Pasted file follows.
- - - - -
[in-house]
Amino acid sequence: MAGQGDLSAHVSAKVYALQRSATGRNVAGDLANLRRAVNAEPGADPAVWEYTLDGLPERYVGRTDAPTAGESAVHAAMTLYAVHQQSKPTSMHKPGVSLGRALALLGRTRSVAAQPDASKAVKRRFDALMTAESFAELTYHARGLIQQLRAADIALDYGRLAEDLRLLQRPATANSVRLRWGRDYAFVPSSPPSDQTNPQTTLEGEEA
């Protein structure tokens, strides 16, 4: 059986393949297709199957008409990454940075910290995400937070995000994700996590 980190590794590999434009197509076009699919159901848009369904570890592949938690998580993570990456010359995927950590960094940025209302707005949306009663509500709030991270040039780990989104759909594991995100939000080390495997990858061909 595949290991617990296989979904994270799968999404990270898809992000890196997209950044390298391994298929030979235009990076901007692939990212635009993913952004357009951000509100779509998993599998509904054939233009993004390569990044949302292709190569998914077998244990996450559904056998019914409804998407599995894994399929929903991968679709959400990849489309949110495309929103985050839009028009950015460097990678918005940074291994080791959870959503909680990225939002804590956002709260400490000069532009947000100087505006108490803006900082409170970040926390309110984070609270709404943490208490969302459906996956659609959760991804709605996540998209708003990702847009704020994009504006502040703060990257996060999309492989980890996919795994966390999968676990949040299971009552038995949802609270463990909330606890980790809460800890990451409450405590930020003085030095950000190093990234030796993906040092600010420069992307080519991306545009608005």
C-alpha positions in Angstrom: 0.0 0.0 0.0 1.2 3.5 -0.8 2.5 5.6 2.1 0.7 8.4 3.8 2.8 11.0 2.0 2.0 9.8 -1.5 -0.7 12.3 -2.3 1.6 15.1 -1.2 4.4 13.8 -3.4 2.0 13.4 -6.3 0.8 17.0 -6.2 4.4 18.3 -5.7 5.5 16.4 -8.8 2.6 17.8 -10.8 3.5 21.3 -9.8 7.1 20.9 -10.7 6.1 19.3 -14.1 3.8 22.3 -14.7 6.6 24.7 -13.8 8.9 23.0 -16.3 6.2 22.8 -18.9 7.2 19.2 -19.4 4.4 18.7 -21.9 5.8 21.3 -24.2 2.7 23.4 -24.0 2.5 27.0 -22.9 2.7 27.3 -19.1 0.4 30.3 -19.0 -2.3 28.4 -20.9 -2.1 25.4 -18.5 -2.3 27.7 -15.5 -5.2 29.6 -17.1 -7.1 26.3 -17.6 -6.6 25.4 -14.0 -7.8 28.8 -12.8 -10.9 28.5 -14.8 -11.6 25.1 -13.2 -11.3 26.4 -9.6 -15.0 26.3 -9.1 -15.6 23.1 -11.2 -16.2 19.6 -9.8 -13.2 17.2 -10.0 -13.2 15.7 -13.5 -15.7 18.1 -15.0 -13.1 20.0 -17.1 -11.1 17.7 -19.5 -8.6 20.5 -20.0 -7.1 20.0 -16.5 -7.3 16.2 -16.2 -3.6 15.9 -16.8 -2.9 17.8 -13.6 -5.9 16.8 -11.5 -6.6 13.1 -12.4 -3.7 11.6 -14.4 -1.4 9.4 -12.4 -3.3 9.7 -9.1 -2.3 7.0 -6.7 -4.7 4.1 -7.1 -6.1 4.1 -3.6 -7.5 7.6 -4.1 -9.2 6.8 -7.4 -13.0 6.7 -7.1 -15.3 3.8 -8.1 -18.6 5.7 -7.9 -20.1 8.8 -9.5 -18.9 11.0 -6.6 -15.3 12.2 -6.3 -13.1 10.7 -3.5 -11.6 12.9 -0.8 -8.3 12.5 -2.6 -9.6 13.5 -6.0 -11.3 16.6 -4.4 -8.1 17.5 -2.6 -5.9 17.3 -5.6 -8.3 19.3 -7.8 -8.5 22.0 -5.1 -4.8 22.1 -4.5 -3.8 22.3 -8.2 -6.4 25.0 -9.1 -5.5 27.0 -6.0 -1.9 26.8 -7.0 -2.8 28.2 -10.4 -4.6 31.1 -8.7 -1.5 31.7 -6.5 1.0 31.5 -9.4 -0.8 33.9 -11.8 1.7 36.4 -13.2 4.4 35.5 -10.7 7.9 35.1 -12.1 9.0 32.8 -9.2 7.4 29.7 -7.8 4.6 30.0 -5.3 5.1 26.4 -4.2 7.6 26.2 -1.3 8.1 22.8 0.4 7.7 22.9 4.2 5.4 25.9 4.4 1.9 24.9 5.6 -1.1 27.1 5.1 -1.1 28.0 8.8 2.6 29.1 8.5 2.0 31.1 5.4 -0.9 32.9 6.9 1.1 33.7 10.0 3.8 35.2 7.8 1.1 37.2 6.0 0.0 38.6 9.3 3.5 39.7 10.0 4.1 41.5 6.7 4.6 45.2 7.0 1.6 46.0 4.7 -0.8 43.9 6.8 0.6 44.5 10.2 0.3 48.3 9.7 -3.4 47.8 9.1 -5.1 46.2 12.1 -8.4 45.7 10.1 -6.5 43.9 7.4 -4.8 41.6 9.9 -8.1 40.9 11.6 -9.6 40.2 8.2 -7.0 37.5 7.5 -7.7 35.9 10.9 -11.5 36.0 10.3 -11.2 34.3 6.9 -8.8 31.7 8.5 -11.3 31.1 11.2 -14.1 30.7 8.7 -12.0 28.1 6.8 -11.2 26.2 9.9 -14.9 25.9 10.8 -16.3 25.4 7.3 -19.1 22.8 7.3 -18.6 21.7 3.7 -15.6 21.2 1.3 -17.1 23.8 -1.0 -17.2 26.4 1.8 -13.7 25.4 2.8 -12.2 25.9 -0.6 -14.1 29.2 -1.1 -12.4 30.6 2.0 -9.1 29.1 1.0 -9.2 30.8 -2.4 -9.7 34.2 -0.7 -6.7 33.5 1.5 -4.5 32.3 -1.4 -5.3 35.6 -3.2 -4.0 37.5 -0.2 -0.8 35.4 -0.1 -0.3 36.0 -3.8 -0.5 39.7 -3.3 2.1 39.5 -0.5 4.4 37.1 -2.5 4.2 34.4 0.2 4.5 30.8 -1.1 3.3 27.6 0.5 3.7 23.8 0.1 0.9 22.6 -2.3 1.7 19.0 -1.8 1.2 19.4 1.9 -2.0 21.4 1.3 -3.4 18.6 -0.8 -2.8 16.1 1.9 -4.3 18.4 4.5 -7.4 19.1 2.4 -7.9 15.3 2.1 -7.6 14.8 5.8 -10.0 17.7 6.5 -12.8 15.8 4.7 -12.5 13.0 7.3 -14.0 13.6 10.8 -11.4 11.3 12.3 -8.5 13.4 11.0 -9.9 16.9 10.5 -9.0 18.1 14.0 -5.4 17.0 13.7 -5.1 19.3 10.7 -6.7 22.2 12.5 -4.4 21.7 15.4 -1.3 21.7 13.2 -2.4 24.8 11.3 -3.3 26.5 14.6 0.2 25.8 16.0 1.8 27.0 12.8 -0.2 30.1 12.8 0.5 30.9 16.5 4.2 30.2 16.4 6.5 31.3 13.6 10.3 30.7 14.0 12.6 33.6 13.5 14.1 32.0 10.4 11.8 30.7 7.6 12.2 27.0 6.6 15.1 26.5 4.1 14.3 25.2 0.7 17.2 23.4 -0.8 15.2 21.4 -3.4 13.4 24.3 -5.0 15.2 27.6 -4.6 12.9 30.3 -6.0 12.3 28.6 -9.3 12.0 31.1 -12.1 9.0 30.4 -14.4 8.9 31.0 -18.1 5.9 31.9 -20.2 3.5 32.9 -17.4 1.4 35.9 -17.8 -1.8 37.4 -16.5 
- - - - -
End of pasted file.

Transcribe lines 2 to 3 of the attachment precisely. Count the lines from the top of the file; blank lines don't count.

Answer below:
Amino acid sequence: MAGQGDLSAHVSAKVYALQRSATGRNVAGDLANLRRAVNAEPGADPAVWEYTLDGLPERYVGRTDAPTAGESAVHAAMTLYAVHQQSKPTSMHKPGVSLGRALALLGRTRSVAAQPDASKAVKRRFDALMTAESFAELTYHARGLIQQLRAADIALDYGRLAEDLRLLQRPATANSVRLRWGRDYAFVPSSPPSDQTNPQTTLEGEEA
């Protein structure tokens, strides 16, 4: 059986393949297709199957008409990454940075910290995400937070995000994700996590 980190590794590999434009197509076009699919159901848009369904570890592949938690998580993570990456010359995927950590960094940025209302707005949306009663509500709030991270040039780990989104759909594991995100939000080390495997990858061909 595949290991617990296989979904994270799968999404990270898809992000890196997209950044390298391994298929030979235009990076901007692939990212635009993913952004357009951000509100779509998993599998509904054939233009993004390569990044949302292709190569998914077998244990996450559904056998019914409804998407599995894994399929929903991968679709959400990849489309949110495309929103985050839009028009950015460097990678918005940074291994080791959870959503909680990225939002804590956002709260400490000069532009947000100087505006108490803006900082409170970040926390309110984070609270709404943490208490969302459906996956659609959760991804709605996540998209708003990702847009704020994009504006502040703060990257996060999309492989980890996919795994966390999968676990949040299971009552038995949802609270463990909330606890980790809460800890990451409450405590930020003085030095950000190093990234030796993906040092600010420069992307080519991306545009608005």